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About Tenco
Tenco is one of New Zealand’s largest exporters of forest products. We have built to this position since 1991 when the company was set up to export lumber to growing Asian export markets.  Experience and reputation count; from small beginnings Tenco has become the largest independent exporter of New Zealand lumber and New Zealand’s 4th largest log exporter.  Tenco has a regular shipping program of their own log vessels and in combination with these and other ships currently calls  at 7 New Zealand ports (5 North Island and 2 South Island).
 
Tenco buys standing forests.  Tenco currently has a number of forests which they purchased at harvestable age to log over a number of years for export and domestic markets.  Tenco also regularly buys smaller tracts of forest to harvest immediately or immature forests to hold until harvest time.  Tenco is interested in broadening  the  base of owners from whom it purchases forests and stands of trees.  A deal with Tenco is a certain transaction.  The owner and Tenco will agree on a value of the tree crop and then Tenco will pay this amount to the owner either in a lump sum amount or on rate per volume unit out-turn from the forest depending on the nature of the tree crop.
 
Tenco knows there are a lot of farmers who have trees that are close or ready to harvest and will be asking themselves how they should proceed with the sale of their trees.  For some farmers the kind of certain transaction with money in the bank could well be appealing. Tenco is actively interested in buying harvestable forests or trees from areas including all the North Island (except the Gisborne and East Coast districts) and Nelson & Marlborough in the South Island .
 
If you own a forest in this area (16 years and older) and are ready to enter into this kind of agreement Tenco is interested to develop something with you.
Please contact: Josh.Bannan@tenco.co.nz 
Work: +64 7 357 5356  Mobile:  +64 21 921 595  www.tenco.co.nz
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Forest Owners Association Media release, 23 February 2016.

 Meaningful carbon price is vital to future of forestry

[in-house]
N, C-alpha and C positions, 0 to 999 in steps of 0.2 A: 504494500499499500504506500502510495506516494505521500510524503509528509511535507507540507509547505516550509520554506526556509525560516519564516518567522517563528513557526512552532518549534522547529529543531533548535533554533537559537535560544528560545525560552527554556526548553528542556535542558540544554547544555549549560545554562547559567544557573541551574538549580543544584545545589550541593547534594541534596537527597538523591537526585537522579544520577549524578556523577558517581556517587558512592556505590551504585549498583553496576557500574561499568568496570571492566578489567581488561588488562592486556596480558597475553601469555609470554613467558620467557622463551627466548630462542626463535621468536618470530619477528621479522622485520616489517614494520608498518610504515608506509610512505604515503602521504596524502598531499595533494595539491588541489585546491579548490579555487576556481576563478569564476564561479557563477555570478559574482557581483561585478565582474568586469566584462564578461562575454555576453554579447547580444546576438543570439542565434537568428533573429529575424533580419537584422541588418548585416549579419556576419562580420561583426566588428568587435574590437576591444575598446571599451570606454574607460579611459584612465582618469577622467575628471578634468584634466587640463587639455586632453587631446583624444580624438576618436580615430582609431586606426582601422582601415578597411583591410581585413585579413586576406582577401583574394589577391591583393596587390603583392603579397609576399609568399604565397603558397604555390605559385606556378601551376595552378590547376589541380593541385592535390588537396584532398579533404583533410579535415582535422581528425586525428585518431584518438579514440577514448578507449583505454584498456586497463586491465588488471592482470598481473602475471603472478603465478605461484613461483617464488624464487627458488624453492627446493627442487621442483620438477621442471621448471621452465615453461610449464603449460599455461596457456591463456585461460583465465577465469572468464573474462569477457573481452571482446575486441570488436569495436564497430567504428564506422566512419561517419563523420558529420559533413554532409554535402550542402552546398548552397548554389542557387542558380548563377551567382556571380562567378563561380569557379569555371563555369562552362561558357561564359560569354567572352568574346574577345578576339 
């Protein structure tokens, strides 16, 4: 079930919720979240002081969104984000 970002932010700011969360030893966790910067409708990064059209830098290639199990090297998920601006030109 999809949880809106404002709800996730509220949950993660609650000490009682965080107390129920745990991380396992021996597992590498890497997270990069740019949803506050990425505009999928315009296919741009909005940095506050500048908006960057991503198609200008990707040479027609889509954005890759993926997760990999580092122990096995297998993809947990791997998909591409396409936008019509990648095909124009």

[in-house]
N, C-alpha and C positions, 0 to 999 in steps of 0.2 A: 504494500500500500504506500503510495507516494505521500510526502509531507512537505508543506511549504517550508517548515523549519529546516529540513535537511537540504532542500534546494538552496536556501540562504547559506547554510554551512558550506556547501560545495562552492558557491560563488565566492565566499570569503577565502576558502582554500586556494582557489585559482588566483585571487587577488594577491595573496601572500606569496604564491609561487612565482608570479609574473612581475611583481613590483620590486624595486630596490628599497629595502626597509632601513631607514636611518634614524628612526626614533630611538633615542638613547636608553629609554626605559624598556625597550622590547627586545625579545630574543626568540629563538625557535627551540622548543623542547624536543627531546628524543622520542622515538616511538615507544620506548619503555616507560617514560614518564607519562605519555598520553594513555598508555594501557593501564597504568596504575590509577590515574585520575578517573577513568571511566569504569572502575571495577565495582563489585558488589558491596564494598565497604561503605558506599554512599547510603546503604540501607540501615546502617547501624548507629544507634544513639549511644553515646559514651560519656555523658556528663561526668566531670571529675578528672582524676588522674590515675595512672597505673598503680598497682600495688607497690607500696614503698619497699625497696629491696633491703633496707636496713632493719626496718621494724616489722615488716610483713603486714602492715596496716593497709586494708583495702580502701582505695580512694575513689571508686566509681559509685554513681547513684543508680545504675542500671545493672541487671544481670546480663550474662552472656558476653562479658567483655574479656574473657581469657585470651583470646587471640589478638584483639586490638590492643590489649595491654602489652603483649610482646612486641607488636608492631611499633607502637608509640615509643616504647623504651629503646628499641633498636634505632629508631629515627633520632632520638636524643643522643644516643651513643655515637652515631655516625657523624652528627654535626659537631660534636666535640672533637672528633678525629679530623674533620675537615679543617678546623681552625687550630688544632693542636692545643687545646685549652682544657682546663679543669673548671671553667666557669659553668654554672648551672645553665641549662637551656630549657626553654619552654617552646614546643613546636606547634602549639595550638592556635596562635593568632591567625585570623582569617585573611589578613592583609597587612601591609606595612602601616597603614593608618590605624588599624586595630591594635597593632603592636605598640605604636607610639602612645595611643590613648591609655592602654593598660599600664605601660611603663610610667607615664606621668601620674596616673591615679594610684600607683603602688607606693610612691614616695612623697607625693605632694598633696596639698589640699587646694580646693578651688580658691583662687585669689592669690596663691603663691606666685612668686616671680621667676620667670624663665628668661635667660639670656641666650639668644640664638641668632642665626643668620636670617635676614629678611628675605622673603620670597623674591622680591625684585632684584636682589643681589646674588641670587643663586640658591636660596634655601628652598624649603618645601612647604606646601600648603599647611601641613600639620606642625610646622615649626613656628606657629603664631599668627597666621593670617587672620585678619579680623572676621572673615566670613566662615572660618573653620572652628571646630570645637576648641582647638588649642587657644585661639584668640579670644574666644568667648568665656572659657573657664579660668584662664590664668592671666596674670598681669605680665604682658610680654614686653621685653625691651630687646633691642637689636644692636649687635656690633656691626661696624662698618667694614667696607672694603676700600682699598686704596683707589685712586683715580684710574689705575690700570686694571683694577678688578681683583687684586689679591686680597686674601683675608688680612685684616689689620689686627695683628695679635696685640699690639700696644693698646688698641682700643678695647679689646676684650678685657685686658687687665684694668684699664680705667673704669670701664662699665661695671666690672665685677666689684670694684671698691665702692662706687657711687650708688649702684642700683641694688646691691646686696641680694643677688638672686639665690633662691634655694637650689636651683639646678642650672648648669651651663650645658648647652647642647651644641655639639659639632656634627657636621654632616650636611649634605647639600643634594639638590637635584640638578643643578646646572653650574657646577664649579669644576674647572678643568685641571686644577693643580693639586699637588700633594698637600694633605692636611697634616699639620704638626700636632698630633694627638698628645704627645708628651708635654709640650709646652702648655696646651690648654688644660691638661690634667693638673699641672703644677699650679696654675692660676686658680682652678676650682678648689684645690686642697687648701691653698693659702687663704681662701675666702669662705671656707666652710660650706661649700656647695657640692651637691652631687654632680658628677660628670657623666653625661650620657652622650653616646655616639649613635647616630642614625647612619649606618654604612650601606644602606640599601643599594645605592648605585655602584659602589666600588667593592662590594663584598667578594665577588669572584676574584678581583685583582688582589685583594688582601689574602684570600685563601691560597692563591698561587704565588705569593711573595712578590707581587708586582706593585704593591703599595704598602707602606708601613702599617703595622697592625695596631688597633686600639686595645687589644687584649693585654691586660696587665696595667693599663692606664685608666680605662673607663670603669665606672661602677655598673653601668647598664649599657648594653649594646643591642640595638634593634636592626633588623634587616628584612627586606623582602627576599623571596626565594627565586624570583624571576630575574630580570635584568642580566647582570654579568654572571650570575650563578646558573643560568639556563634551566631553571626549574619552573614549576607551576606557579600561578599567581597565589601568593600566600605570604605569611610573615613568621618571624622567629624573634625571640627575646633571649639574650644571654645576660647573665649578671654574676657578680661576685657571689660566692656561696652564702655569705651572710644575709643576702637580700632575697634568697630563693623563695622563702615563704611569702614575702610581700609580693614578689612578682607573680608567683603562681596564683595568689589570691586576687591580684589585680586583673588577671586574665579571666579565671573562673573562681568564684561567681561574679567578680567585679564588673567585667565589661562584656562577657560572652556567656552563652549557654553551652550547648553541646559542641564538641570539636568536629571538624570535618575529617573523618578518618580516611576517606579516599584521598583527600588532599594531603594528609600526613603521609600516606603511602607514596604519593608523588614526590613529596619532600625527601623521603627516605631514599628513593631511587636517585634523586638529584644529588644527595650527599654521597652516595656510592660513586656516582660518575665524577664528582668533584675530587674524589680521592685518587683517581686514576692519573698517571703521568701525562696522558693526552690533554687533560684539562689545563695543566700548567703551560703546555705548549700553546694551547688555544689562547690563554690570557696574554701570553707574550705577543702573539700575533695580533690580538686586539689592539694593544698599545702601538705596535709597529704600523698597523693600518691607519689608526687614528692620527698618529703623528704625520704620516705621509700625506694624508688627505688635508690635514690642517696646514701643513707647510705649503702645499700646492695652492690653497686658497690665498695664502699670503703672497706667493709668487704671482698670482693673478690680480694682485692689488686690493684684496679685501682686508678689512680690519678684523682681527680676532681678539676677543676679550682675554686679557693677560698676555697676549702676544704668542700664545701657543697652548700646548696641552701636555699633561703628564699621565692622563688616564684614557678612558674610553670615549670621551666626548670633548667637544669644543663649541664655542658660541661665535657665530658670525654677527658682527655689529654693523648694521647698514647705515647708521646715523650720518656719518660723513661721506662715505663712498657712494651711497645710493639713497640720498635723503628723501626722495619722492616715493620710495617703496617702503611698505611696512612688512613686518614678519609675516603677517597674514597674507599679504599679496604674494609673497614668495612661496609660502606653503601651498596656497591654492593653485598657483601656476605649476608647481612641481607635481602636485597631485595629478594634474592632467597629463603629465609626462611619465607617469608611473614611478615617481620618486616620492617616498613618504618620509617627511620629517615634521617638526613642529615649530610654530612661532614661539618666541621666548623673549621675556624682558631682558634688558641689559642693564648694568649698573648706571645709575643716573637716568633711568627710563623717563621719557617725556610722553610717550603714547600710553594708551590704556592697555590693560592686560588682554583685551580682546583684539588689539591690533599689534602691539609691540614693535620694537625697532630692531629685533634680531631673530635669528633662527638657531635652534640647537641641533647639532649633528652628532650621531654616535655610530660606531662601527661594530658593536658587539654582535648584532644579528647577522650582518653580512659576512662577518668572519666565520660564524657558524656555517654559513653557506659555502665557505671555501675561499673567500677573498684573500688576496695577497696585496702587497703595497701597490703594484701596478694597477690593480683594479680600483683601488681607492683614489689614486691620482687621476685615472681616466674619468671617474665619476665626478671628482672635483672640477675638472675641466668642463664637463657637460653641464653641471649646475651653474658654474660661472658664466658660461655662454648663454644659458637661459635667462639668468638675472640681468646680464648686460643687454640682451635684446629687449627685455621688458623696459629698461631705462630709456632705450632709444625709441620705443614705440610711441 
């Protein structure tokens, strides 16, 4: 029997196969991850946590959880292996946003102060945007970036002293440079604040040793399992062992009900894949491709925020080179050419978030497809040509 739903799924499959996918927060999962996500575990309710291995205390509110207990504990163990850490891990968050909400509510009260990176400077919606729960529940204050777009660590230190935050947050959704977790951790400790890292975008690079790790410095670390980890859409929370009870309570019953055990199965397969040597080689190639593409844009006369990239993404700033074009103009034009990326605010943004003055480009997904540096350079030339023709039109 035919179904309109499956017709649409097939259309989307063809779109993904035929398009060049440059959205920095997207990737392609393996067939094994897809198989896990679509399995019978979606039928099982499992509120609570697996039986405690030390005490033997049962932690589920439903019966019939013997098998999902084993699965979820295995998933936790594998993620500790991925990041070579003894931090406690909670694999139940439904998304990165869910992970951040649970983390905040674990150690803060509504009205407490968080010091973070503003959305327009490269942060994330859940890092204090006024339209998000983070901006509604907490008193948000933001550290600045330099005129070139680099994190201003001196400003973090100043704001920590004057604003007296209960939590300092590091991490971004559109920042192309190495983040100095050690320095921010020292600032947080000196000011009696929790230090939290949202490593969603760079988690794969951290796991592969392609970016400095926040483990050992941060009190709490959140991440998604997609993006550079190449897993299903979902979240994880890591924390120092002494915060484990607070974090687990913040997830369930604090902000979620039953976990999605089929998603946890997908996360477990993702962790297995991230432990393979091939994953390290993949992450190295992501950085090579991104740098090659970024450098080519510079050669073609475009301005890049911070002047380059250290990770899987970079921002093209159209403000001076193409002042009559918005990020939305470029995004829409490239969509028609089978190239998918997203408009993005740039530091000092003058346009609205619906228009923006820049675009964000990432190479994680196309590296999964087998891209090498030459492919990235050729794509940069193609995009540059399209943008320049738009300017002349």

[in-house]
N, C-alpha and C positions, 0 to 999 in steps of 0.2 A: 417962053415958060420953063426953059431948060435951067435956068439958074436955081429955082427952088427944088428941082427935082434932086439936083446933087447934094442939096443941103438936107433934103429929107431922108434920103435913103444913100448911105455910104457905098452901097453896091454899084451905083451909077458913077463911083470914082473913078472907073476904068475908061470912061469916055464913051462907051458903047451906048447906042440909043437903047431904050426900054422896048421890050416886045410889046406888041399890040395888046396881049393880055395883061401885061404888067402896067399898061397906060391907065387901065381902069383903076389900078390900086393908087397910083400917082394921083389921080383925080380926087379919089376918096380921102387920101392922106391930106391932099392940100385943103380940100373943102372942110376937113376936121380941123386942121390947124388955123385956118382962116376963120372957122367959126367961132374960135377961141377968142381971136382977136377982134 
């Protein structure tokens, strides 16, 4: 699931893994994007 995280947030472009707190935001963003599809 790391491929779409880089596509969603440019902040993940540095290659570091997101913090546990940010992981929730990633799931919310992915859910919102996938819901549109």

New Zealand’s third largest export industry, forestry, is steadily shrinking. Ministry for Primary Industries figures reveal that only 3000 hectares of new forest were planted in 2015 and that the total area of planted forest fell by 16,000 ha.

Forest Owners Association technical manager Glen Mackie describes the figures as predictable and says the area of forest is likely to continue to fall, until the cost of land can be justified by the income it generates.

From 1955 to 2000, the area of New Zealand’s plantation forests grew from 344,000 to 1,769,000 hectares, an increase of 31,667 ha a year. Since then the planted area has declined to 1,720,000 ha, a decline of 3267 ha a year. In addition, in 2015 there were 9300 ha of harvested forest lying fallow, awaiting a decision from the land owner whether or not to replant.

“The irony is that forestry in the long-run is more profitable than sheep and cattle on a lot of second class hill country. It is particularly profitable for established growers with good infrastructure, as well as for new forest owners on land that has good road access and is near to a port or processor,” Mr Mackie says.

“The key hurdles for those contemplating planting new forests are the cost of land and a lack of income from the forest until it reaches harvest. The cost of land is largely determined by farmers who are willing to accept extremely low financial returns in return for the lifestyle benefits of owning a farm and the promise of future capital gains.”

He says reliable income from carbon credits – $15 a tonne or better – plus averaging of credit income through the life of the forest could help overcome these hurdles and be a game changer for forestry.

“The government is currently reviewing the emission trading scheme (ETS) with the aim of making it more effective. If, as mooted, the 50% subsidy on existing emitters is removed this will increase demand and underpin prices for carbon credits – an important step in giving emitters an incentive to reduce emissions and land owners an incentive to plant trees. ” 

Mr Mackie says government policy will always have a big influence on forest planting rates.

“Unlike most other land uses, forestry offers major environmental and recreational benefits to society for which forest owners usually don’t get paid.

“A meaningful price for carbon will not only tell land owners and the rest of the world that New Zealand takes climate change and reducing carbon emissions seriously, it will ensure that future generations get the environmental and other benefits of a vibrant forest industry.”

[ends]

For more information, ring Glen Mackie, technical manager, Forest Owners Association
Tel 027 445 0116


For a copy of the MPI Nursery (Planting Rates) Survey, contact
Trevor Walton, Forest Owners Association communications, Tel 021 381 465

For up-to-date forest production and planted area statistics: https://mpi.govt.nz/news-and-resources/open-data-and-forecasting/forestry/

 

 

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